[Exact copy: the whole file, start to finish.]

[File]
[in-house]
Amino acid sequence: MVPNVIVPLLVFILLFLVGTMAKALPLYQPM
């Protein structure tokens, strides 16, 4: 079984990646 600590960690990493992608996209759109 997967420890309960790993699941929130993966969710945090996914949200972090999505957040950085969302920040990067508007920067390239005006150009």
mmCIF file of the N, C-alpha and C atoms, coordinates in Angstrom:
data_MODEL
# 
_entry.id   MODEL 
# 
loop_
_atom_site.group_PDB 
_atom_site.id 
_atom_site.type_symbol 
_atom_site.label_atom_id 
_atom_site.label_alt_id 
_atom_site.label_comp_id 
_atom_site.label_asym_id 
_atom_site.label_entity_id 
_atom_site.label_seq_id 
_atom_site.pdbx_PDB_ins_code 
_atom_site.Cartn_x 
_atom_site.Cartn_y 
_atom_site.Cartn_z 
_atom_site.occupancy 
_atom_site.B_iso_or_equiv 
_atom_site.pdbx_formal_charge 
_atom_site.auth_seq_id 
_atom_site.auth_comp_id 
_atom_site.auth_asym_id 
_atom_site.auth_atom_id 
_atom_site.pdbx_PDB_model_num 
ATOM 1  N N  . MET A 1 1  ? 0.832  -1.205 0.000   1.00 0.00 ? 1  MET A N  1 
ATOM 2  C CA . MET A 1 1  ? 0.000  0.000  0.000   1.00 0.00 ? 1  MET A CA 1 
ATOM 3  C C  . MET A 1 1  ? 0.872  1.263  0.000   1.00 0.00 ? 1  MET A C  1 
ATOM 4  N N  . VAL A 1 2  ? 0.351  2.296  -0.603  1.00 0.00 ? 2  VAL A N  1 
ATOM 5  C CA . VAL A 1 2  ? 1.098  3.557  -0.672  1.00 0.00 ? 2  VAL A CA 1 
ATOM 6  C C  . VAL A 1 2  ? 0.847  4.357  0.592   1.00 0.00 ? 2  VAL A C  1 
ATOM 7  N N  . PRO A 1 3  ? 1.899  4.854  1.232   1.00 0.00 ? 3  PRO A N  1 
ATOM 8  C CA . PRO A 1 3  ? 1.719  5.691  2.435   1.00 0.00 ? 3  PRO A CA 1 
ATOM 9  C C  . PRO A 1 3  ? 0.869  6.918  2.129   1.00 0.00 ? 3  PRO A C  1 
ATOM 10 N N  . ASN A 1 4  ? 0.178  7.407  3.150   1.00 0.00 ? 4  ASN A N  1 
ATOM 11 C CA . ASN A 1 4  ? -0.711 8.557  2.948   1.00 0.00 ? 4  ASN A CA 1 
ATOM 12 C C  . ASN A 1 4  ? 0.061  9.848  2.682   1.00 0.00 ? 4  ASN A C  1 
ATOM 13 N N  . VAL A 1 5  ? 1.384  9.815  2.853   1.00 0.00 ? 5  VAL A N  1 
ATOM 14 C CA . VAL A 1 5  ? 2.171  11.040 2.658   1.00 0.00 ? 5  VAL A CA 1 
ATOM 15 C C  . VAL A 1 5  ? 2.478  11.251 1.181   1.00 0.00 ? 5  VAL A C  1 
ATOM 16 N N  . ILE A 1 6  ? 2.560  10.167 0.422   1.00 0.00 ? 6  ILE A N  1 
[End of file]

[in-house]
Amino acid sequence: MVPNVIVPLLVFILLFLVGTMAKALPLYQPM
């Protein structure tokens, strides 16, 4: 079984990646 600590960690990493992608996209759109 997967420890309960790993699941929130993966969710945090996914949200972090999505957040950085969302920040990067508007920067390239005006150009």
mmCIF file of the N, C-alpha and C atoms, coordinates in Angstrom:
data_MODEL
# 
_entry.id   MODEL 
# 
loop_
_atom_site.group_PDB 
_atom_site.id 
_atom_site.type_symbol 
_atom_site.label_atom_id 
_atom_site.label_alt_id 
_atom_site.label_comp_id 
_atom_site.label_asym_id 
_atom_site.label_entity_id 
_atom_site.label_seq_id 
_atom_site.pdbx_PDB_ins_code 
_atom_site.Cartn_x 
_atom_site.Cartn_y 
_atom_site.Cartn_z 
_atom_site.occupancy 
_atom_site.B_iso_or_equiv 
_atom_site.pdbx_formal_charge 
_atom_site.auth_seq_id 
_atom_site.auth_comp_id 
_atom_site.auth_asym_id 
_atom_site.auth_atom_id 
_atom_site.pdbx_PDB_model_num 
ATOM 1  N N  . MET A 1 1  ? 0.832  -1.205 0.000   1.00 0.00 ? 1  MET A N  1 
ATOM 2  C CA . MET A 1 1  ? 0.000  0.000  0.000   1.00 0.00 ? 1  MET A CA 1 
ATOM 3  C C  . MET A 1 1  ? 0.872  1.263  0.000   1.00 0.00 ? 1  MET A C  1 
ATOM 4  N N  . VAL A 1 2  ? 0.351  2.296  -0.603  1.00 0.00 ? 2  VAL A N  1 
ATOM 5  C CA . VAL A 1 2  ? 1.098  3.557  -0.672  1.00 0.00 ? 2  VAL A CA 1 
ATOM 6  C C  . VAL A 1 2  ? 0.847  4.357  0.592   1.00 0.00 ? 2  VAL A C  1 
ATOM 7  N N  . PRO A 1 3  ? 1.899  4.854  1.232   1.00 0.00 ? 3  PRO A N  1 
ATOM 8  C CA . PRO A 1 3  ? 1.719  5.691  2.435   1.00 0.00 ? 3  PRO A CA 1 
ATOM 9  C C  . PRO A 1 3  ? 0.869  6.918  2.129   1.00 0.00 ? 3  PRO A C  1 
ATOM 10 N N  . ASN A 1 4  ? 0.178  7.407  3.150   1.00 0.00 ? 4  ASN A N  1 
ATOM 11 C CA . ASN A 1 4  ? -0.711 8.557  2.948   1.00 0.00 ? 4  ASN A CA 1 
ATOM 12 C C  . ASN A 1 4  ? 0.061  9.848  2.682   1.00 0.00 ? 4  ASN A C  1 
ATOM 13 N N  . VAL A 1 5  ? 1.384  9.815  2.853   1.00 0.00 ? 5  VAL A N  1 
ATOM 14 C CA . VAL A 1 5  ? 2.171  11.040 2.658   1.00 0.00 ? 5  VAL A CA 1 
ATOM 15 C C  . VAL A 1 5  ? 2.478  11.251 1.181   1.00 0.00 ? 5  VAL A C  1 
ATOM 16 N N  . ILE A 1 6  ? 2.560  10.167 0.422   1.00 0.00 ? 6  ILE A N  1 